The bypass is impacting on a delicate, unique system, a wetland, that has been defined as requiring protection since 1985. It’s vital that every measure is taken to ensure that the precautionary principle is applied prior to destruction.
Commonwealth Environmental Protection and Biodiversity Conservation Act (EPBC)
Council’s self-assessment in relation to the need to apply for a Commonwealth permit has been queried. The Commonwealth Department of Environment is reviewing BSC’s lack of an EPBC Act approval to undertake works that may impact on the nationally critically endangered (CE) Mitchell’s rainforest snail by the clearing of habitat. The NSW OEH has clearly stated that EPBC requirements are the responsibility of the applicant (BSC).
The implications of lowering the standards
If this were an external developer application, I’m confident that if inadequacies or substantial doubts in the process were revealed then there would be requests for a more rigorous assessment. The critical issue here is that the bypass proposal is a BSC project. Also, there is no consideration of the impact for future planning impact, if Council itself lowers the standards.
Consistent high standards for applications have always been a strong point if there are legal challenges. It could be difficult to require high standards from developers in the future with Council having chosen to do the ‘developer’ planning pathway of biobanking. The West Byron development also took the biobanking pathway.
David Milledge review of the Office of Environment & Heritage Biobanking application process made by GHD on behalf of BSC for Biobanking Statement ID:19 approval
Key points from his reviews of the biobanking proposal, (italics indicate the methodology rules):
• disregarding the presence of the Lowland Rainforest on Floodplain Community – enabled by the rule of less than 0.25 hectare to be subsumed within an adjoining larger vegetation zone
• the process requires a Map of the red flag areas on the development site showing each entity in the red flag area – the proposal fails to identify the rainforest TEC
• the restriction of the assessment of indirect impacts to a buffer of only 5m width is ecologically invalid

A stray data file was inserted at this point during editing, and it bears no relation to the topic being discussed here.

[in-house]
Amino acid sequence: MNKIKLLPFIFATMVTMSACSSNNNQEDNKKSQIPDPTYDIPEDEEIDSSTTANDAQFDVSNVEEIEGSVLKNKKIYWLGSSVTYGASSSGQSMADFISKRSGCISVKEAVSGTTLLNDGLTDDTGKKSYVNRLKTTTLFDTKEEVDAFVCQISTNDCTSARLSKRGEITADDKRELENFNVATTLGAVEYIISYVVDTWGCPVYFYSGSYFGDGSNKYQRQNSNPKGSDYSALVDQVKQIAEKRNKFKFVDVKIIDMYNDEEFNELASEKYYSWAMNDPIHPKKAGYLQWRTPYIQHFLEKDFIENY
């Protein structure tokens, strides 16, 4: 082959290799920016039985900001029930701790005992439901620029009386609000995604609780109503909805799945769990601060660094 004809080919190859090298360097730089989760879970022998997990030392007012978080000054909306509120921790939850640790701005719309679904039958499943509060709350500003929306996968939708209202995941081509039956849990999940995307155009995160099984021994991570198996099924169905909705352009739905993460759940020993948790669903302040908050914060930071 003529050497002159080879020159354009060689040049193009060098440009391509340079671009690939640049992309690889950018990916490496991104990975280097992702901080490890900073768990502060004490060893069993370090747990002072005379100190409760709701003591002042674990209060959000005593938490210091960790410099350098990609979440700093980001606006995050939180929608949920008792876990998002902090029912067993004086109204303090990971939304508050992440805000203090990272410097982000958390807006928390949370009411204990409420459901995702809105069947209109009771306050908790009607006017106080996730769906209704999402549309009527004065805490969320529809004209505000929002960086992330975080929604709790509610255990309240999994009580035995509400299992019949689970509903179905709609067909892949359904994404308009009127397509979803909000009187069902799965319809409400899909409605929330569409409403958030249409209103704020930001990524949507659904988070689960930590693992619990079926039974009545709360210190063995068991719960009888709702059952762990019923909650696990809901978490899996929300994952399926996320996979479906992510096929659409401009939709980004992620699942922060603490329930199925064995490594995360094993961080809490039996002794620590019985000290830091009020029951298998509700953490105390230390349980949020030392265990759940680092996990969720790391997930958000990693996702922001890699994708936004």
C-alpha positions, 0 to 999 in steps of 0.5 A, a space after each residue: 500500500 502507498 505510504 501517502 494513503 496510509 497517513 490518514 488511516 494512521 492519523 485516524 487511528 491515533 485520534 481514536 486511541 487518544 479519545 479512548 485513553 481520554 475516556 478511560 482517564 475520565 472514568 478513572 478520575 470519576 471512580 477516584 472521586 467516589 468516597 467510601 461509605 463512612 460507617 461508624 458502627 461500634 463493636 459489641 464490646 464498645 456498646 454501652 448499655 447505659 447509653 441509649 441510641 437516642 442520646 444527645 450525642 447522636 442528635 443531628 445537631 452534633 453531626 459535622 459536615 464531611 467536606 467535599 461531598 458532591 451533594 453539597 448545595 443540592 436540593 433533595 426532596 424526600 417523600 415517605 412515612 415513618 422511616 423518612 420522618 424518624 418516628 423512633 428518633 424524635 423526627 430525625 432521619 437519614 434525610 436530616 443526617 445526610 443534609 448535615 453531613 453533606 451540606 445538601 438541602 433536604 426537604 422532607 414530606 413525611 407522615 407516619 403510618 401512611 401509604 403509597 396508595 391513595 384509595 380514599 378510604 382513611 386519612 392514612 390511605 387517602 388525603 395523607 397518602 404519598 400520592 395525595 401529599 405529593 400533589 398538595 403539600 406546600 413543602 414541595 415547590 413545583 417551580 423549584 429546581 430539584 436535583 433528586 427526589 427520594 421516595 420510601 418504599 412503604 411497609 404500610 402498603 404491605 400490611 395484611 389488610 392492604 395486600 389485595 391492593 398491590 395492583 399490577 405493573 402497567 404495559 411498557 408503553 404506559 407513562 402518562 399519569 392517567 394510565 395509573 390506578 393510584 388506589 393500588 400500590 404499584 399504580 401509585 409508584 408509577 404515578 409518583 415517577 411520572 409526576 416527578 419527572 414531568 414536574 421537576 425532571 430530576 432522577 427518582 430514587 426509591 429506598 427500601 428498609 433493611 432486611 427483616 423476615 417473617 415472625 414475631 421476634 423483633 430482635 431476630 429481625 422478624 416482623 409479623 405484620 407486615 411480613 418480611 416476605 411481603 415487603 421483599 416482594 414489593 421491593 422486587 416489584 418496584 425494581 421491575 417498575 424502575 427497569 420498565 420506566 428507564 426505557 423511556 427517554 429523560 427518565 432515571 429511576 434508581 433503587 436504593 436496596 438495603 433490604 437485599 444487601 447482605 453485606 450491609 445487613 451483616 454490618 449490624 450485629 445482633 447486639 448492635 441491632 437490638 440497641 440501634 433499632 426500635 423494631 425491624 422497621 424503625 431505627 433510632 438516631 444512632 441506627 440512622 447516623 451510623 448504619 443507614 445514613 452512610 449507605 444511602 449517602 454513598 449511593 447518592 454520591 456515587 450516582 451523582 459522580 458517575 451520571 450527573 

• the documents fail to recognise the rainforest by stating ‘none of these communities are found within or in the vicinity of the proposal site’
• the Red Flag Variation Assessment for the Mitchell’s rainforest snail fails to recognise the rainforest (primary habitat) and states ‘the study area is restricted to paperbark swamp forest’.
What can Council do now?
It’s simple: allow the independent survey to be undertaken and see what happens.
If you have doubts about the process and the risk that significant biodiversity may be destroyed without assessment, then please contact councillors and request support for the survey.
Note: Cate and Basil voted against the bypass but you might want to contact them.
Disclaimer: I’ve heard the rumours too that I’m doing this because I want to get back on to Council. After 17 years as an elected representative, I do not want to go back on Council but I do, as a resident, feel a responsibility to check Council projects. I believe that biodiversity protection is critical and expect our council to maintain the highest standards for Byron Shire.
We live in a biodiversity hotspot; let’s ensure we protect it!
♦ Echo Publications decided to print this article on its merit.
It first appeared in the Byron Shire Echo on July 24, 2019 as a paid advertisement.
Read Part 1
Byron Shire’s proud history of requiring developers to deliver high standards for biodiversity assessment is undermined by Council’s biobanking approval for the Byron bypass.